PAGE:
EU ProSun has formally requested an extension of existing solar trade tariffs placed on Chinese manufacturers in the EU.
The move, which was widely expected, is likely to reopen divides among the industry that reached fever pitch in 2013 when the current measures were announced.
While protocol prevents comment on the matter from the European Trade Commission, a 'frequently asked questions' document circulated by ProSun tacitly confirms that it met the 7 September deadline to request an expiry review of the current measures. These are set to conclude on 7 December 2015.
If the EU agrees to the review, current duties and the minimum import price (MIP) structure agreed between Brussels and Beijing will remain in place until the investigation is complete. This will take a maximum of 15 months extending the trade defence restrictions until the end of 2016. A number of companies, including Canadian Solar and ReneSola, have been removed from the MIP.
In the FAQ document, ProSun claims to represent more than 25% of what it claims is Europe’s 6GW solar manufacturing industry. It also claims to have secured support from more than 100 installers in a period of two weeks. Typically in anti-dumping cases, installers oppose measures on the basis that they could drive up the cost of panels for them.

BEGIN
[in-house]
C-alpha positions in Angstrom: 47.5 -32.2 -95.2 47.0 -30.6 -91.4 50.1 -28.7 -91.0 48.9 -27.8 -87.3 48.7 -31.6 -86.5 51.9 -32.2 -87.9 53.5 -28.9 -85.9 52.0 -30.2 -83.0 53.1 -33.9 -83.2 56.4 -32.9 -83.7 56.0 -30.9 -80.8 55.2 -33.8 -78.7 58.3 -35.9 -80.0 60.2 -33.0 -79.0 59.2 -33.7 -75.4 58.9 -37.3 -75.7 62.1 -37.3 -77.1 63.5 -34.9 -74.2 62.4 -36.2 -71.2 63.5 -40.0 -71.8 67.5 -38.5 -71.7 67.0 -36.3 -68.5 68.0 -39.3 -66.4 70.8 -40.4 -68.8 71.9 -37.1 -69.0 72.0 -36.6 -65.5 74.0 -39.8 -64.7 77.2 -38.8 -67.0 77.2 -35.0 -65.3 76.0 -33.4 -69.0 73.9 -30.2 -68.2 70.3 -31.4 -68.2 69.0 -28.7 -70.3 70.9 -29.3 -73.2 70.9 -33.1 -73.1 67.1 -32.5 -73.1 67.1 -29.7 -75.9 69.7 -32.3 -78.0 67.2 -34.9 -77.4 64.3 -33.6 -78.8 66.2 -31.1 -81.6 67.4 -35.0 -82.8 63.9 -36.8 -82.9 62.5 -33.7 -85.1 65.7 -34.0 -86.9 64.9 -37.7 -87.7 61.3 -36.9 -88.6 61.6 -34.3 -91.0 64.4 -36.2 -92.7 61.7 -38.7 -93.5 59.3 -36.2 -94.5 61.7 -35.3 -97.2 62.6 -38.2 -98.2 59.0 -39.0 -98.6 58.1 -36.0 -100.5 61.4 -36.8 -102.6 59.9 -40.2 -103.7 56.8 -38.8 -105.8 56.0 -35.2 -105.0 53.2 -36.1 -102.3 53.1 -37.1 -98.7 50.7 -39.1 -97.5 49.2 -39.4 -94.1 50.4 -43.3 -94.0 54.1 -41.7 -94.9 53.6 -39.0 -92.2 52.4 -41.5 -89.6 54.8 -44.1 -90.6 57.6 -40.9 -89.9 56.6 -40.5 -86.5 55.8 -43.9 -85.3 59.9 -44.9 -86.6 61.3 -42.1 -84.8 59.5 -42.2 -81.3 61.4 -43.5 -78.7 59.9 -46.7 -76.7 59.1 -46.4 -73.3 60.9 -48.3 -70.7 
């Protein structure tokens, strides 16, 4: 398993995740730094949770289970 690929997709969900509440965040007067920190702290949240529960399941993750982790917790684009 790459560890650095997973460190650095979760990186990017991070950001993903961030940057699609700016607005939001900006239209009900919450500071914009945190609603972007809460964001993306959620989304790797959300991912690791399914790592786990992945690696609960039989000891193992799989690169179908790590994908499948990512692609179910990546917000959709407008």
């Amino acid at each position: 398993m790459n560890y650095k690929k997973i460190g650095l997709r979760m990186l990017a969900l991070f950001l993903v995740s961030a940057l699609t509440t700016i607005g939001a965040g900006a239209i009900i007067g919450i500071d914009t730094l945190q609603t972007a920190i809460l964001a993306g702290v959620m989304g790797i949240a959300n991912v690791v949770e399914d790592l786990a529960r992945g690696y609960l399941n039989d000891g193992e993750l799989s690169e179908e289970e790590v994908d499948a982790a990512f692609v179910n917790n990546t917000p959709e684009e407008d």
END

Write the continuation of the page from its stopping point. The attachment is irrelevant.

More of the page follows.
Anti-dumping measures typically last five years but the solar case was limited to just two years initially by former trade commissioner Karel de Gucht. This was in recognition of the fast pace of industry changes. ProSun has highlighted that he indicated that a review would be necessary after the two years were concluded.
James Watson, CEO of trade body SolarPower Europe said it was important for the sector for the MIP to be removed. SolarPower Europe, formerly EPIA, has changed its stance on the trade dispute from neutral to pro-free trade since the measures entered force in 2013.
“The removal of the MIP will help solar power in Europe to grow and support the European electricity market in achieving its challenging emission reduction goals,” Watson told PV Tech. “Consumers will be able to buy quality products manufactured at scale, at the best possible prices. State support for solar deployment can be limited to the absolutely necessary, with more kilowatt-hours being achieved for less cost following the continuously falling manufacturing costs of solar system components.”
“The uncertainty around the continuation of the MIP or a potential expiry review will be harmful for our sector, as the lack of clarity over when trade normality will be restored will deter investors. This is at a time when private investment is paramount for the development of our sector, as more and more government incentive schemes come to an end,” said Watson.